By Tim Holt, Bird
The measurement of transmitter output power has always been an important consideration in the operation of broadcast transmission systems. As broadcast network systems are planned and integrated, coverage predictions, as well as the prediction of the possibility of co-channel interference are based upon several factors, including geographical terrain, antenna gain and directionality, and transmitter output power. The introduction of new digital modulation formats into broadcast settings has necessitated a re-thinking of the methods that are used for the measurement of transmitter power. The accuracy and reliability in which these measurements may be made is related to our understanding of the limitations of conventional power measurement methods, as well as to our understanding of the proven techniques that have been developed for use with digital broadcast systems. In this paper, we will review some of the characteristics of conventional measurement methodologies, as well as to develop a foundation of understanding of newer techniques. We will also discuss “first principle” power measurement methods, and present data as to how various measurement methodologies compare with measurements developed using first principle techniques.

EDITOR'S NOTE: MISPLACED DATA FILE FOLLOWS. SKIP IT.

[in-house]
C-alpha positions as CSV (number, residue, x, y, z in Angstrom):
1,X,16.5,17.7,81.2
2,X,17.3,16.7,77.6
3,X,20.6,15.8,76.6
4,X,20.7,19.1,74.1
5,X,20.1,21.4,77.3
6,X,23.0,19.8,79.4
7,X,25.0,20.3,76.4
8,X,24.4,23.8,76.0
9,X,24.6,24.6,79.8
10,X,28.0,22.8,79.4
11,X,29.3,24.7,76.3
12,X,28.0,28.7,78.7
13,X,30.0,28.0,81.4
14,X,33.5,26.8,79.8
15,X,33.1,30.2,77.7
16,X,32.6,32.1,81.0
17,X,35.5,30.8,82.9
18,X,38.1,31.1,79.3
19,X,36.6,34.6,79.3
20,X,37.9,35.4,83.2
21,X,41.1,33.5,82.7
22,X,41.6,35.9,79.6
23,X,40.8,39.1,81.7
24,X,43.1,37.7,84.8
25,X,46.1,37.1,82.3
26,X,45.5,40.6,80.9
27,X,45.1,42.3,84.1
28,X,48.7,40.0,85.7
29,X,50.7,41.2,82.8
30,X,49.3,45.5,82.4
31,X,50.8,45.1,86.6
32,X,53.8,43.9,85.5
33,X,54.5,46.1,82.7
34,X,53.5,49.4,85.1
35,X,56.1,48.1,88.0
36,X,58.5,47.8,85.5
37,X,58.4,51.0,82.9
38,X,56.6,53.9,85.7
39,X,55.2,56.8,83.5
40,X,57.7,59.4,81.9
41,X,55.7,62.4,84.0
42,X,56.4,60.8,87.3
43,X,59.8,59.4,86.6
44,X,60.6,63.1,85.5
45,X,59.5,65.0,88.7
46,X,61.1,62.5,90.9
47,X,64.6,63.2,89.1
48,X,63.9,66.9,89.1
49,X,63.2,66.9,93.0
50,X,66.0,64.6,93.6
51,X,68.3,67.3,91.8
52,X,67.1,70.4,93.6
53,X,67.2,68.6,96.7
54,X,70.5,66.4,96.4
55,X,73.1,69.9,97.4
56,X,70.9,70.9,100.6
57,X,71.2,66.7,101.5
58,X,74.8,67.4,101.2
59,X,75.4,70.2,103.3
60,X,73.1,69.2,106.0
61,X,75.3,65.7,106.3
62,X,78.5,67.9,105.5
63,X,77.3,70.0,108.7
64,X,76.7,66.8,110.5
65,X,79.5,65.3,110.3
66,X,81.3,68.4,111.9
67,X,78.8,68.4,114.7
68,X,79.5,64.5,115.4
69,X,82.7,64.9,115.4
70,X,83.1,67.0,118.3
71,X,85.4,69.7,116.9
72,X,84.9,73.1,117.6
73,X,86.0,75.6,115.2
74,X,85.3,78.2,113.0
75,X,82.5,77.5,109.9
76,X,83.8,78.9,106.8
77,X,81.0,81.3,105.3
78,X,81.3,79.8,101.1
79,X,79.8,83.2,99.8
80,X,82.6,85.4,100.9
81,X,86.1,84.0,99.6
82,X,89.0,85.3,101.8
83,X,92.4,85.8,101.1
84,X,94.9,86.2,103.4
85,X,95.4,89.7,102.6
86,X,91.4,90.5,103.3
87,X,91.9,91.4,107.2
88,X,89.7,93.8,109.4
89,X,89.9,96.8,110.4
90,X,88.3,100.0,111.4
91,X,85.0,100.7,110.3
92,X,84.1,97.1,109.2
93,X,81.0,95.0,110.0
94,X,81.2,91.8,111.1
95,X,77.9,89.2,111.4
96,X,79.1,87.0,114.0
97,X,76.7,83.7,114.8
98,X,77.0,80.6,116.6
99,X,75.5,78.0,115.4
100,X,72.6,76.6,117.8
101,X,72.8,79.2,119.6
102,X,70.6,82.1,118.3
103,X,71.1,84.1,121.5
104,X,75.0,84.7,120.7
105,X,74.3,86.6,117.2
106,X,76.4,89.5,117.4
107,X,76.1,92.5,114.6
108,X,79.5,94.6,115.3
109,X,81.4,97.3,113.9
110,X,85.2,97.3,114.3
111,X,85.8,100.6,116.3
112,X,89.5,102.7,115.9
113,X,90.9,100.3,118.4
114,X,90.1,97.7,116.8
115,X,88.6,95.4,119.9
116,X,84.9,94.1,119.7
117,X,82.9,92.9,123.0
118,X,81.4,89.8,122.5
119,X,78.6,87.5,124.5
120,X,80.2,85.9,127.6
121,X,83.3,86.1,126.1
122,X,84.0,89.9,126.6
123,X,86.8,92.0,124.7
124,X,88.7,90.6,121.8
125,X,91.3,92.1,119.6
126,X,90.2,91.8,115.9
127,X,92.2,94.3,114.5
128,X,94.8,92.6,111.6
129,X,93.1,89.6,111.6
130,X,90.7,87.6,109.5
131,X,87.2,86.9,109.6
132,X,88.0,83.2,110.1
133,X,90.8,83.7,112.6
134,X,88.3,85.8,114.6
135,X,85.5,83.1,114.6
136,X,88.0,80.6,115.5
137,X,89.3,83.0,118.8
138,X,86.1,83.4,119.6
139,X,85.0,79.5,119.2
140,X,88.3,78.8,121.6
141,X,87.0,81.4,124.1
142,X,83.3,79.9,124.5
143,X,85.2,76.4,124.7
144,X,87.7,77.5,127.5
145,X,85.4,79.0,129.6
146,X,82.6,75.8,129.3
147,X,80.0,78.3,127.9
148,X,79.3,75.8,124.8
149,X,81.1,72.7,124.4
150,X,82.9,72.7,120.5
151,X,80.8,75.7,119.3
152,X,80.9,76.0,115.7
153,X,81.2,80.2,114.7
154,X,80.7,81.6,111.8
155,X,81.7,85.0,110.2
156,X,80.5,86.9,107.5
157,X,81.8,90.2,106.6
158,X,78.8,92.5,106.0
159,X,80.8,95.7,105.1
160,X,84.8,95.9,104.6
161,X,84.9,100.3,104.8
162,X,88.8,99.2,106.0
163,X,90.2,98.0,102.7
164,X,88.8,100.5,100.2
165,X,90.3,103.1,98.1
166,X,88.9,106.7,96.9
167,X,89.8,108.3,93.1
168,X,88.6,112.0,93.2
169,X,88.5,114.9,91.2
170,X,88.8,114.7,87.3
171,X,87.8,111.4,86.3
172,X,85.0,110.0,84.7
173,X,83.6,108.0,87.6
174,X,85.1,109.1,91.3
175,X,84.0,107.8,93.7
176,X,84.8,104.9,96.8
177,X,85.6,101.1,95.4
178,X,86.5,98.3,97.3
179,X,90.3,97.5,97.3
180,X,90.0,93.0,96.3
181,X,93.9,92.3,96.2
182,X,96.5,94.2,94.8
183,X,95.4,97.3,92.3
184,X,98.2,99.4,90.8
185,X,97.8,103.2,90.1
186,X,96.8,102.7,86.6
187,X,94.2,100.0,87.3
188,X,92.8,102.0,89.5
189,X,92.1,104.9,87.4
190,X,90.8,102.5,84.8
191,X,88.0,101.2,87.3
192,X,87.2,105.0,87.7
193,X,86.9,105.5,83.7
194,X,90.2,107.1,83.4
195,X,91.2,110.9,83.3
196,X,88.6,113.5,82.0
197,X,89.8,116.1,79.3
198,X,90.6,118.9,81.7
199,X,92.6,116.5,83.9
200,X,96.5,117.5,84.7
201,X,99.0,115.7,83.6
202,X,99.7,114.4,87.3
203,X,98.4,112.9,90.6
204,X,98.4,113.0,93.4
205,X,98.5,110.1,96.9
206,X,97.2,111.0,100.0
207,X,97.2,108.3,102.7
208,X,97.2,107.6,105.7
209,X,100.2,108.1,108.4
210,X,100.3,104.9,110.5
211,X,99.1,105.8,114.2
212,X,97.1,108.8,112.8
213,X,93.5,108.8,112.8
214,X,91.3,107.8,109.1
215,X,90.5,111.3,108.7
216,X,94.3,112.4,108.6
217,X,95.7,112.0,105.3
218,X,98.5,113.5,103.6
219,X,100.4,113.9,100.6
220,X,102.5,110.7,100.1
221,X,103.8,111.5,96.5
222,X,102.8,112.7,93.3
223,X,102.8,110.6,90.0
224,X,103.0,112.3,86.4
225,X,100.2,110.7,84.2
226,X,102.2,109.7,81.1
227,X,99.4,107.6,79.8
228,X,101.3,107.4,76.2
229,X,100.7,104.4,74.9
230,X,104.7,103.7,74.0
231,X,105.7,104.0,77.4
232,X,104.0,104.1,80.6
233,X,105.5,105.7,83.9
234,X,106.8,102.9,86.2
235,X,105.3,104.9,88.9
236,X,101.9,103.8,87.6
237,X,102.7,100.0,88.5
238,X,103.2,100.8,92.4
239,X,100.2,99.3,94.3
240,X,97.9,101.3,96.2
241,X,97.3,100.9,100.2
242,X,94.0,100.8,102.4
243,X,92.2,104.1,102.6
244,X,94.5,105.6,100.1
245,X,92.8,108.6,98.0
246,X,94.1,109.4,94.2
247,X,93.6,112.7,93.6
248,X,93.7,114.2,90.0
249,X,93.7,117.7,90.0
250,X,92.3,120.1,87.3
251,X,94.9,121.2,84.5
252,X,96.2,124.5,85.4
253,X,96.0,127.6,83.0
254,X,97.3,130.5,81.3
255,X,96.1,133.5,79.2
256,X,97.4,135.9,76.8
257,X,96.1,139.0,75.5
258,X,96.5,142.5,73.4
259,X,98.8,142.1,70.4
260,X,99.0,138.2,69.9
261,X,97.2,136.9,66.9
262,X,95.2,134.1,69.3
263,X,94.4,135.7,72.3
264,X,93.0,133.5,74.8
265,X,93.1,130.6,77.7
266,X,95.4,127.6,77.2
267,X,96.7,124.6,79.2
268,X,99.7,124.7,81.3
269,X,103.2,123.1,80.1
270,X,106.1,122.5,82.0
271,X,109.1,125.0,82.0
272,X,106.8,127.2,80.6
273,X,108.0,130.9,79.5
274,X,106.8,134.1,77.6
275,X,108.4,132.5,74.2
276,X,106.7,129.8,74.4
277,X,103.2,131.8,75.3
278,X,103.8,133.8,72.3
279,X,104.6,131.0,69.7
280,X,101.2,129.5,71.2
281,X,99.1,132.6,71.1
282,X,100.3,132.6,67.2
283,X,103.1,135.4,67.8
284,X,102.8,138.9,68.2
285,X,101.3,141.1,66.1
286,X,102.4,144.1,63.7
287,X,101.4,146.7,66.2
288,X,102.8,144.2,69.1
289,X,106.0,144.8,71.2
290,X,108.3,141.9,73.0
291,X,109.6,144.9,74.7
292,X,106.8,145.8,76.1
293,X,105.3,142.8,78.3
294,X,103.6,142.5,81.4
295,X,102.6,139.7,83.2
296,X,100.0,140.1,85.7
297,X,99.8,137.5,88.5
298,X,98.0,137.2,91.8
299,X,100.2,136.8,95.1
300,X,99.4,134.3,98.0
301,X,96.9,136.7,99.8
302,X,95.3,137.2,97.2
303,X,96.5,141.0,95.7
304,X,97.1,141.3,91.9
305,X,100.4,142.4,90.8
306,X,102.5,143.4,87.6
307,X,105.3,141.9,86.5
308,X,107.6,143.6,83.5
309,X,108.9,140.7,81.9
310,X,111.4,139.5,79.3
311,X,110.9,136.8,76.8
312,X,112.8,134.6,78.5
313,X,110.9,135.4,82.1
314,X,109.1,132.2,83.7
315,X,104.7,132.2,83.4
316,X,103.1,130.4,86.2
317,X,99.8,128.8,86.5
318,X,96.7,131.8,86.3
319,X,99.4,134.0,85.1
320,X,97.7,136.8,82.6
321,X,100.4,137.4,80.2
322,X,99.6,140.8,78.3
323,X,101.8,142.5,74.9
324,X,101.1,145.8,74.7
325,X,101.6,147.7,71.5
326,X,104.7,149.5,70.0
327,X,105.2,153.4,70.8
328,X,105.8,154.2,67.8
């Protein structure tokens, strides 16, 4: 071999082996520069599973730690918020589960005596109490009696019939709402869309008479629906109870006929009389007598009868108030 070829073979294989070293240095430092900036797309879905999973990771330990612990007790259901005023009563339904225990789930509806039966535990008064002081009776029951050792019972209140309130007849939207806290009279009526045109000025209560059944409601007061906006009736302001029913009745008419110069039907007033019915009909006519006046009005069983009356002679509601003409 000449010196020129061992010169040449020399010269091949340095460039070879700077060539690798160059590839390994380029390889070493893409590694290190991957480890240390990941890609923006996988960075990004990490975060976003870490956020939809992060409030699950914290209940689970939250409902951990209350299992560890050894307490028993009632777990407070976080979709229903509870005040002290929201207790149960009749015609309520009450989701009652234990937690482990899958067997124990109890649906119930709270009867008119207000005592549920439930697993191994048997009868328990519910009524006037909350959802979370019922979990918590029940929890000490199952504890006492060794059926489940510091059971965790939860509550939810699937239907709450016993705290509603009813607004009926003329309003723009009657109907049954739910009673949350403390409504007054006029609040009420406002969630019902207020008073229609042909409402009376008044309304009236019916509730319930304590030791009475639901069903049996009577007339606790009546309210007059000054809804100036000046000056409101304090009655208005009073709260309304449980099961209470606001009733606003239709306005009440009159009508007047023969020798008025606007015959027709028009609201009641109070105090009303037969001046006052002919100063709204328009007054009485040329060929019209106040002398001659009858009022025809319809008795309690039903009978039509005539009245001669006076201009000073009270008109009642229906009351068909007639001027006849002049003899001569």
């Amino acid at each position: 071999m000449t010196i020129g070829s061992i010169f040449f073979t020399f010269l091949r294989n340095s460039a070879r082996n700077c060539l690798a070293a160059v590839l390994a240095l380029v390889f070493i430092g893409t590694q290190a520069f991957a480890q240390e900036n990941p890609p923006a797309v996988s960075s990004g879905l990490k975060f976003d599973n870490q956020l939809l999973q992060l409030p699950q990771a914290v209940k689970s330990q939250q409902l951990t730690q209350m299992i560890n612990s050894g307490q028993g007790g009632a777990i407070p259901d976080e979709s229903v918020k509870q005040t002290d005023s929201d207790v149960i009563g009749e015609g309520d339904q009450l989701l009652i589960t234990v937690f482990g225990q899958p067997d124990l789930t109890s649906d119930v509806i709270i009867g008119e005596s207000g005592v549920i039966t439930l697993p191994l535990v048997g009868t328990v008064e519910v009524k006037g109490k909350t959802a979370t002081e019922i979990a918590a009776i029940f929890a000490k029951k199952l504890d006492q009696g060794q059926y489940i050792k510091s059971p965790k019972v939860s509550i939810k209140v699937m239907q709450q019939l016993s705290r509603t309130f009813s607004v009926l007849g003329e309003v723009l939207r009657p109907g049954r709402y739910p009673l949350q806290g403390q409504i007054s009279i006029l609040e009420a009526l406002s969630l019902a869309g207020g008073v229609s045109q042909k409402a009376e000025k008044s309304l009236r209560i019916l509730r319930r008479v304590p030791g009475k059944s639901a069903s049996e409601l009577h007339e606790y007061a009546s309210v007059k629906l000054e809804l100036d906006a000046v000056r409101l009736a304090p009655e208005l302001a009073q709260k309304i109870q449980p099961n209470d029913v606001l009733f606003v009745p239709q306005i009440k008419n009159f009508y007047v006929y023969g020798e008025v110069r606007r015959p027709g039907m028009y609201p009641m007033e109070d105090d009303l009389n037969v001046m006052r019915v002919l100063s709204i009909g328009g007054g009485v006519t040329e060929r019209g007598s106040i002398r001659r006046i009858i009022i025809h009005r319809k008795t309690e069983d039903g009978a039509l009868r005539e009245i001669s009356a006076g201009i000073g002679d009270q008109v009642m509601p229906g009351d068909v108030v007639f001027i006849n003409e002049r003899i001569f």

Review of Conventional Transmitter Power Measurement Techniques - Instruments used through the years for the measurement of transmitter output power may be categorized as follows:
Of the above categories, in-line power meters have been the most popular instruments, owing to their simplicity, ease of use, and their ability to measure both forward and reflected power. First generation instruments of this class were developed in the 1950’s, uses simple point contact diode detectors. Within the past five years, versions of these instruments have been developed using up to date diode devices and low noise amplifiers, more appropriate for the measurement of signals incorporating complex modulation.
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